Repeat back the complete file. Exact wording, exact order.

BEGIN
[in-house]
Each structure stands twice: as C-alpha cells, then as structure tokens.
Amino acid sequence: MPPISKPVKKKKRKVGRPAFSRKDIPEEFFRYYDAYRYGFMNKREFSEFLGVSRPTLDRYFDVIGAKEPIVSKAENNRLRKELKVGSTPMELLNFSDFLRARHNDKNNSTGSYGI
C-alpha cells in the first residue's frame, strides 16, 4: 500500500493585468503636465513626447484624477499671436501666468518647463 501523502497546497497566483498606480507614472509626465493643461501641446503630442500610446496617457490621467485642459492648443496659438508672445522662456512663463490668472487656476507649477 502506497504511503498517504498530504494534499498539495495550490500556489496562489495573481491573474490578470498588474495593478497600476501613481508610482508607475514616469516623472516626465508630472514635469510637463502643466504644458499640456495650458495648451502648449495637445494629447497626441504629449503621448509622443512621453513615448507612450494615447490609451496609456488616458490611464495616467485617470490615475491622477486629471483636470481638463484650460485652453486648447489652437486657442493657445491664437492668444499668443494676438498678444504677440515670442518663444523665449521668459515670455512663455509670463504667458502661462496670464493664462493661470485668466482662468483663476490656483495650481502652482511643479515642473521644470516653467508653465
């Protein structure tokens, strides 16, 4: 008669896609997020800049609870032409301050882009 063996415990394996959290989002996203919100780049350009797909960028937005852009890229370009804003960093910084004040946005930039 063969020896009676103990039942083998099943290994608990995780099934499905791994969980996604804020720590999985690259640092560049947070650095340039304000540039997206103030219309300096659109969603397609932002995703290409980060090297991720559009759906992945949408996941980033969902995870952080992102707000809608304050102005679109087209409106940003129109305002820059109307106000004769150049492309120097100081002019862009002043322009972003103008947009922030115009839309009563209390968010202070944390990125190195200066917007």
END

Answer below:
[in-house]
Each structure stands twice: as C-alpha cells, then as structure tokens.
Amino acid sequence: MPPISKPVKKKKRKVGRPAFSRKDIPEEFFRYYDAYRYGFMNKREFSEFLGVSRPTLDRYFDVIGAKEPIVSKAENNRLRKELKVGSTPMELLNFSDFLRARHNDKNNSTGSYGI
C-alpha cells in the first residue's frame, strides 16, 4: 500500500493585468503636465513626447484624477499671436501666468518647463 501523502497546497497566483498606480507614472509626465493643461501641446503630442500610446496617457490621467485642459492648443496659438508672445522662456512663463490668472487656476507649477 502506497504511503498517504498530504494534499498539495495550490500556489496562489495573481491573474490578470498588474495593478497600476501613481508610482508607475514616469516623472516626465508630472514635469510637463502643466504644458499640456495650458495648451502648449495637445494629447497626441504629449503621448509622443512621453513615448507612450494615447490609451496609456488616458490611464495616467485617470490615475491622477486629471483636470481638463484650460485652453486648447489652437486657442493657445491664437492668444499668443494676438498678444504677440515670442518663444523665449521668459515670455512663455509670463504667458502661462496670464493664462493661470485668466482662468483663476490656483495650481502652482511643479515642473521644470516653467508653465
């Protein structure tokens, strides 16, 4: 008669896609997020800049609870032409301050882009 063996415990394996959290989002996203919100780049350009797909960028937005852009890229370009804003960093910084004040946005930039 063969020896009676103990039942083998099943290994608990995780099934499905791994969980996604804020720590999985690259640092560049947070650095340039304000540039997206103030219309300096659109969603397609932002995703290409980060090297991720559009759906992945949408996941980033969902995870952080992102707000809608304050102005679109087209409106940003129109305002820059109307106000004769150049492309120097100081002019862009002043322009972003103008947009922030115009839309009563209390968010202070944390990125190195200066917007």